Ear mites ivermectin?

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jaxmarblebuns

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Would olive oil work? If I just drop it in his ears?
I use a concoction of canola oil infused with garlic. The oil will suffocate the ear mites and the garlic will keep the rabbits from licking/cleaning it out (in most cases.) Make sure to massage the base of the ear before and after applied to break up and scabs.

olive oil should work as well, though i have never tried it.
 

HTAcres

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I use a concoction of canola oil infused with garlic. The oil will suffocate the ear mites and the garlic will keep the rabbits from licking/cleaning it out (in most cases.) Make sure to massage the base of the ear before and after applied to break up and scabs.

olive oil should work as well, though i have never tried it.
Yes, I have used olive oil which also happened to be garlic infused but as you said, it is the smothering that works.
 

KortnieKay

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We use the horse wormer gel type of Ivermectin. It's 1.87% Ivermectin and not any other active ingredient. The feeds stores around here will sell it without a prescription, but I've heard that's gonna change in about a year. If the stuff will keep in the freezer, I'll buy a case of it before they make it inaccessible. If you can get the gel paste Ivermectin, then just a dab in each ear or behind the neck will fix the mites

what is the correct dosage? Do you give it to them orally or just put it on the affected ear?
 
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How does this affect breeding and eating of meat? Do you have to wait to breed, will it render meat inedible?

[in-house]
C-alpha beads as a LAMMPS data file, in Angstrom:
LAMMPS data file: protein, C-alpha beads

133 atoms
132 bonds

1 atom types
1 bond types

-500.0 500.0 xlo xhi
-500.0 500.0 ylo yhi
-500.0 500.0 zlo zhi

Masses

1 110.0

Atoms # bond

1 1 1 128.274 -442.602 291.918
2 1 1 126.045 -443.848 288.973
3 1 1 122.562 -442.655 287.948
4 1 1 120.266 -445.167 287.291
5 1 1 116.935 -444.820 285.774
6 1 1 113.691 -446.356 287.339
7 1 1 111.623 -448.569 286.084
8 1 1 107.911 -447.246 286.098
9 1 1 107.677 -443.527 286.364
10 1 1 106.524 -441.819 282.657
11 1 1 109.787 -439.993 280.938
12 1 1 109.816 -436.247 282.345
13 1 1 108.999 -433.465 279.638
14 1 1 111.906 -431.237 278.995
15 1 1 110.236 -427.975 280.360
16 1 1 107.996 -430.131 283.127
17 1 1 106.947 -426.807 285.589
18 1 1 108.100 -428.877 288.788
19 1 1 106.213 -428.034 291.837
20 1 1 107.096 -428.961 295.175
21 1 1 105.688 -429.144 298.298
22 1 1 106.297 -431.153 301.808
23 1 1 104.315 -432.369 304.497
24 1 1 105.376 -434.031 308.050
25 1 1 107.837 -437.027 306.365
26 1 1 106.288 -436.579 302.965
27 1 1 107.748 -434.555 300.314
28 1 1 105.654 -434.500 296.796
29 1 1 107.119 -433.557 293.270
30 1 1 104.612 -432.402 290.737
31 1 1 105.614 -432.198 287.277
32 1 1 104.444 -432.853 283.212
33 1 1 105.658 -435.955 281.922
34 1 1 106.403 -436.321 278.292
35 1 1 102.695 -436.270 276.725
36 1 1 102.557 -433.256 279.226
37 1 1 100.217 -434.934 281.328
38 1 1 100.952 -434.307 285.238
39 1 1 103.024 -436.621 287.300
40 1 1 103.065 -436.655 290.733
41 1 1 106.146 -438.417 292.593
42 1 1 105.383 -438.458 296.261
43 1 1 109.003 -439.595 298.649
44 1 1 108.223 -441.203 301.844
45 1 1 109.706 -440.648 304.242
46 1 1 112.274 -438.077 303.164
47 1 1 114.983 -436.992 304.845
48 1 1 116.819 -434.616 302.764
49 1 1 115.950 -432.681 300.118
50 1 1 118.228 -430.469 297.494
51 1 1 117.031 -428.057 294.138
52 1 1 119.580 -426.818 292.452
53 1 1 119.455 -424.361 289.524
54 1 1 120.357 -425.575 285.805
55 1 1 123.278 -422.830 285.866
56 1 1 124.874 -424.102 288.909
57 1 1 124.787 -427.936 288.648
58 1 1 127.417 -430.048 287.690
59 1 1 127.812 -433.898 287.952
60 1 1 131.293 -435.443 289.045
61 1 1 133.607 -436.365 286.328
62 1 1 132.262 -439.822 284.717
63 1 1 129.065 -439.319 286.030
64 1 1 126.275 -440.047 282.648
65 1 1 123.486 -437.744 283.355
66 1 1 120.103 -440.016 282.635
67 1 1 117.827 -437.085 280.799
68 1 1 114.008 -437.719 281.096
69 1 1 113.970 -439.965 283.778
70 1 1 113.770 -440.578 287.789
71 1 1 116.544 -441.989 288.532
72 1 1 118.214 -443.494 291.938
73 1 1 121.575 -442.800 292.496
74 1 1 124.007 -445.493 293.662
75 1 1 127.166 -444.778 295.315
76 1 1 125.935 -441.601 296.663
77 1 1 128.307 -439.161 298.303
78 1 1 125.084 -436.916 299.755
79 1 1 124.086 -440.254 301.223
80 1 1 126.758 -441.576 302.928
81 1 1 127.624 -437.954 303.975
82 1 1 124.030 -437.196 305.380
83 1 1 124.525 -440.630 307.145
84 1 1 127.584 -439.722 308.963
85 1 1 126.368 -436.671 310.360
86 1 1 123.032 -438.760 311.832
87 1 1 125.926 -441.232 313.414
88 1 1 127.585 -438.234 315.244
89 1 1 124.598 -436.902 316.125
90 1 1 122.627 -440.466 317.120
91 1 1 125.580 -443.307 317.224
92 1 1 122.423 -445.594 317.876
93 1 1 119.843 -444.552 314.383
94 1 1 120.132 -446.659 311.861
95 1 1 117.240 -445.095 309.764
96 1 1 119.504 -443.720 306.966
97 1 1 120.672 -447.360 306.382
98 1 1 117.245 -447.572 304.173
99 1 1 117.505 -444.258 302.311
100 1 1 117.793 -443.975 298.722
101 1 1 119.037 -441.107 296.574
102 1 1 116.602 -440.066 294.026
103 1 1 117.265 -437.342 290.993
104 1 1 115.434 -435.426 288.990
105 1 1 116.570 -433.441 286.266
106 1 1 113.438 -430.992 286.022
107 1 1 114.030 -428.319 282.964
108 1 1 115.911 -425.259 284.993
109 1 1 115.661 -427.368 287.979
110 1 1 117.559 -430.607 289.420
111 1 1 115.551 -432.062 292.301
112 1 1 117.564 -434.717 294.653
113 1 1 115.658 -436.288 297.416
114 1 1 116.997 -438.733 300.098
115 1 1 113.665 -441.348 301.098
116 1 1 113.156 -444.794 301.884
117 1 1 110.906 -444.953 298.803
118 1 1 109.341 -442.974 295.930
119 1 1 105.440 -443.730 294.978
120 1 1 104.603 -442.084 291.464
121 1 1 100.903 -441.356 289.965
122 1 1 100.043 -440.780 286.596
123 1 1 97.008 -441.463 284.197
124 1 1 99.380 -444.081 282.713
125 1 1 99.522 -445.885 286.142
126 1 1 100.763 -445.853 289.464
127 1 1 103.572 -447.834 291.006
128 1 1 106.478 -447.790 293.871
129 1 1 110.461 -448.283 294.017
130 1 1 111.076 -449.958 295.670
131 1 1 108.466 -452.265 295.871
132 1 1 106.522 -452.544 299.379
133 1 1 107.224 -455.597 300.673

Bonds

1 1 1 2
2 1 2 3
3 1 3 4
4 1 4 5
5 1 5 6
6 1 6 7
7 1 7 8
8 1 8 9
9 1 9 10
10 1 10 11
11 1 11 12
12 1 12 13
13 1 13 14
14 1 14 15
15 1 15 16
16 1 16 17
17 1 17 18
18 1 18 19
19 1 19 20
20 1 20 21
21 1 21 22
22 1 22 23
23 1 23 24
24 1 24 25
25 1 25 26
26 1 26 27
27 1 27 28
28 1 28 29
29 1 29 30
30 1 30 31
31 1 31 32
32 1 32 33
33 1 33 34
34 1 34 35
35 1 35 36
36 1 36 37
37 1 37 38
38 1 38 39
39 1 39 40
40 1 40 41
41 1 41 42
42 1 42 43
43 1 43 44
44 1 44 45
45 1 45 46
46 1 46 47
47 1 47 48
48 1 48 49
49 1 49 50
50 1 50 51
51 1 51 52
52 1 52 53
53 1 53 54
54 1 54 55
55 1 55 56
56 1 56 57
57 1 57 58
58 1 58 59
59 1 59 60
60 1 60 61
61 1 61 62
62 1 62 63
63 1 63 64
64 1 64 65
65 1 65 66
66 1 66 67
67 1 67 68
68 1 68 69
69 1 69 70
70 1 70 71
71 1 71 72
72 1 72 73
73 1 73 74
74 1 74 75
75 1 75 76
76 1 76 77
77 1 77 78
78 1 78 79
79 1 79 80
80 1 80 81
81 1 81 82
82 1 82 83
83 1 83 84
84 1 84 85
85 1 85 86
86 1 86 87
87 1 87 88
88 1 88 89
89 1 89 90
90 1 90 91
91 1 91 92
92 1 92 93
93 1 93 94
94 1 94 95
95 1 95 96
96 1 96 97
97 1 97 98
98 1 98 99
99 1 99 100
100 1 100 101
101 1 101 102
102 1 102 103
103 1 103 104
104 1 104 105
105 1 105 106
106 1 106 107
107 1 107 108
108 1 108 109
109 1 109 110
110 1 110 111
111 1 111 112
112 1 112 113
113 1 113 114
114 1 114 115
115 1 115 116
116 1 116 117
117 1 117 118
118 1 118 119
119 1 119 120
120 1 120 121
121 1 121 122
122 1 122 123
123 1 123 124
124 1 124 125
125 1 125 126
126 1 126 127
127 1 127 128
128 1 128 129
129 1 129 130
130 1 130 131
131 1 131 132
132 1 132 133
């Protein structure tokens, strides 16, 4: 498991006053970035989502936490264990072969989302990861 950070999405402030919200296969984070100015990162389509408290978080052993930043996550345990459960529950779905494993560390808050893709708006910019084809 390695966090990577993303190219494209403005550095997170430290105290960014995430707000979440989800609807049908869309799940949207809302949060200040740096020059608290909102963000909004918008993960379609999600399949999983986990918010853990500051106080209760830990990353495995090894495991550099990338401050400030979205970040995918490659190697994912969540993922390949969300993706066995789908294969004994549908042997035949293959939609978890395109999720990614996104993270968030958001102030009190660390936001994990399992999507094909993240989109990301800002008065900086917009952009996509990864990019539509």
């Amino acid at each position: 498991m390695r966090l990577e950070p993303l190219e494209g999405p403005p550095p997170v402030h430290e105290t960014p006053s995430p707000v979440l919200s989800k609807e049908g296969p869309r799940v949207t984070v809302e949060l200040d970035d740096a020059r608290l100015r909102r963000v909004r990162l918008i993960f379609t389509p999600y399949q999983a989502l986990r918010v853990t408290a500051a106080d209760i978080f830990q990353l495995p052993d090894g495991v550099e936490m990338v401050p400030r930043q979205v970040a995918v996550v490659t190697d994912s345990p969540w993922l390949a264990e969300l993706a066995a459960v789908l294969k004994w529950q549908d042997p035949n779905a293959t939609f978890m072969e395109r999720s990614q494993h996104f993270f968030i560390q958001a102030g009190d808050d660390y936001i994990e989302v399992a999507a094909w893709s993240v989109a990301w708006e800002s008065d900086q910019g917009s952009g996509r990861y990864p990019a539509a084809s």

I've used ivermectin occasionally for my rabbits and have not found it to have any effect on breeding, other than making does that were uninterested in breeding due to lack of condition, more willing to breed when they felt better.

Since it is not labelled for use in rabbits, there is no recognized withdrawal time for butchering rabbits after ivermectin use. But ivermectin is a drug with a long history of safe use in humans; it was developed originally for use in humans and was so effective at treating river blindness, among other things, that its discoverers got the Nobel Prize. The only real safety issue seems to be related to massive overdose. The amount you give a rabbit would not generally be a concern for a human to ingest, even if you ate a lot of those rabbits! However, I don't want to take any drug in any amount unless I need it, so if it was me I'd give it about a month, which admittedly would probably err on the side of major overkill.

Researchers in Sweden studied ivermectin withdrawal times in swine and cattle, and suggested withdrawal time for Ivomec in edible tissues of swine and cattle is 21 and 28 days, respectively.

Ivermectin residues in the edible tissues of swine and cattle: effect of cooking and toxicological evaluation


There is more information about ivermectin in rabbits on this thread:

But I've never found it necessary to give my meat grow-outs ivermectin. I've only used it in adult show/brood stock (not intended eating), once for some that came home from a fair with fur mites that did not respond to natural treatments.

I agree completely with @Preitler. I use the chem treatments only when other attempts don't work. I've never had a case of ear mites that did not respond to simple oil treatment. Just put a few drops of olive oil or mineral oil deep in each ear, massage gently, then do it again about a week later.
 

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